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Economics teaches that faster economic growth leads to higher inflation and slower economic growth leads to lower inflation. In the 1970s, United States suffered high inflation and slow economic growth at the same time. This contradicts economic common sense.

What were the factors that led to stagflation in the United States during the 1970s?

Wikipedia's answer is a bit daunting; is it possible to provide a succinct answer?

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2 Answers 2

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I don't disagree with @T.E.D's answer, but I think there is an alternative explanation that is a bit more succinct.

The short answer that my econ profs gave is that although in theory wages can be treated as a good (the price rises when in short supply, and falls when in surplus), wages are "sticky downward" - there are legal and practical reasons why the price of labor does not fall. Stagflation occurs when the economy wants to shrink, but the price of labor cannot fall. In the 70's there was a continuous upward pressure on the price of labor, driven by cost of living agreements and unions. This continuous upward pressure created inflation. A variety of forces that are too complex and contentious to analyze succinctly imposed a downward pressure on productivity and economic growth. Stagflation was the economy's attempt to balance these two.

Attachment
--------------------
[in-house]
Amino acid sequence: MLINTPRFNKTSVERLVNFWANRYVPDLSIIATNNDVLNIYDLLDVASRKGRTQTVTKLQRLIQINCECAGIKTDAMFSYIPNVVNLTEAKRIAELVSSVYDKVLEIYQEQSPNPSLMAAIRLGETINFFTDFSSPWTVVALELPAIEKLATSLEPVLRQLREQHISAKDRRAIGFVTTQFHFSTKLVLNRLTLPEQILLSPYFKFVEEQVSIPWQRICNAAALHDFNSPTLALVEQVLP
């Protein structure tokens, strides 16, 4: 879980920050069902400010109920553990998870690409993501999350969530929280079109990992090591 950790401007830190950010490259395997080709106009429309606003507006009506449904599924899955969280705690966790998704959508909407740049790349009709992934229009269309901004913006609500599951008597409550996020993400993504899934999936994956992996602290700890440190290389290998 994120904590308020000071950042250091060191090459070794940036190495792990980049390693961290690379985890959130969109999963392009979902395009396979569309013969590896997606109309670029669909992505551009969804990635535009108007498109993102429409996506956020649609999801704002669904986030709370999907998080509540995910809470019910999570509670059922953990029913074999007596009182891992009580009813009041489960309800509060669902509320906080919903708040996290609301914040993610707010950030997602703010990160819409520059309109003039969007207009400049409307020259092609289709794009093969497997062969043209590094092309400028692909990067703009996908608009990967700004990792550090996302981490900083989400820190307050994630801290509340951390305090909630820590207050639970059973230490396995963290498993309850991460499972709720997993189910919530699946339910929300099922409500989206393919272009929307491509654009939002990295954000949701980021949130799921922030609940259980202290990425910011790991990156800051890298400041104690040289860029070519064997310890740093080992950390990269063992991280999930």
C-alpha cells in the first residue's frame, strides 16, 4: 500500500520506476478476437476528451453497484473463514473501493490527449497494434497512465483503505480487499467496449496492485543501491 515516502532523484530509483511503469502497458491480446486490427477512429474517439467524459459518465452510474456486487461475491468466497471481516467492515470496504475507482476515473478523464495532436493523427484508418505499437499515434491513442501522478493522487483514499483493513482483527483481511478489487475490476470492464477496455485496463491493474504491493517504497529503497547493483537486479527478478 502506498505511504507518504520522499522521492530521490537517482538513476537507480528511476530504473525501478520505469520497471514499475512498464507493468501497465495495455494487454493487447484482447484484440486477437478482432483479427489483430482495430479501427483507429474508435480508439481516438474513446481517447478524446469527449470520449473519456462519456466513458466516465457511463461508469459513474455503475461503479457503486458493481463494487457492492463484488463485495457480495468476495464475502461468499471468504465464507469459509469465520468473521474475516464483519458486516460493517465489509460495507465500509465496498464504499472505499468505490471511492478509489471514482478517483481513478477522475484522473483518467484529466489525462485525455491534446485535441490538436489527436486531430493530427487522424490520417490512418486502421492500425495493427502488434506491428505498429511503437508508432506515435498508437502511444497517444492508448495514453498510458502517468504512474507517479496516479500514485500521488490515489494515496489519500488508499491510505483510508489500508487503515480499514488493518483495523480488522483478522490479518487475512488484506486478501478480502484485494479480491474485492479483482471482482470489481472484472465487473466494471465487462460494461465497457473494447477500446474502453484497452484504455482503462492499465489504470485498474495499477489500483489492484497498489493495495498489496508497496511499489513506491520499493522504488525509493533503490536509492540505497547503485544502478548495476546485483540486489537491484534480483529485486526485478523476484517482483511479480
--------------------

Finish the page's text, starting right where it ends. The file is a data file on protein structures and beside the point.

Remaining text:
I also wanted to touch on the conclusion that we can ever run out of commodities; we can't. Take, as an example, energy. At the moment the premiere energy commodity is oil. As the world stock of oil depletes, the price will rise. When the price rises high enough (and when governments stop subsidizing cheap oil), the economy will substitute another energy commodity. Prior to 1800, the dominant energy commodity was either wood or human labor; then we switched to whale oil. As the price of whale oil rose, we switched to coal. Then when we discovered how to use oil, we switched to oil. I can't predict what we'll switch to next. While we may run out of a specific commodity, we'll never run out of "commodities" - at least as long as the government doesn't interfere.

Aside: Professor M. Salemi in his course "Money and Banking: What everyone should know" is rather adamant that no change in the price of a commodity can affect inflation. The course is available through the Great Courses series and from audible. I'm only partway through, but the portion I've consumed is clear and simple.

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That middle paragraph is an important point. I can remember as a kid in the early 80's when folks were talking a bunch of scare about us running out of oil in 10 or 20 years. We had an Oil industry guy come to my school for some equal time. He made this same argument. He even said that if it got rare enough and thus the price got high enough, eventually the economics would make it worth dragging oil from the huge amount of shale we have, or switching to alternate fuels entirely. He was the only person I heard make that argument at the time, but history appears to have proven him right. –  T.E.D. Dec 11 '13 at 19:58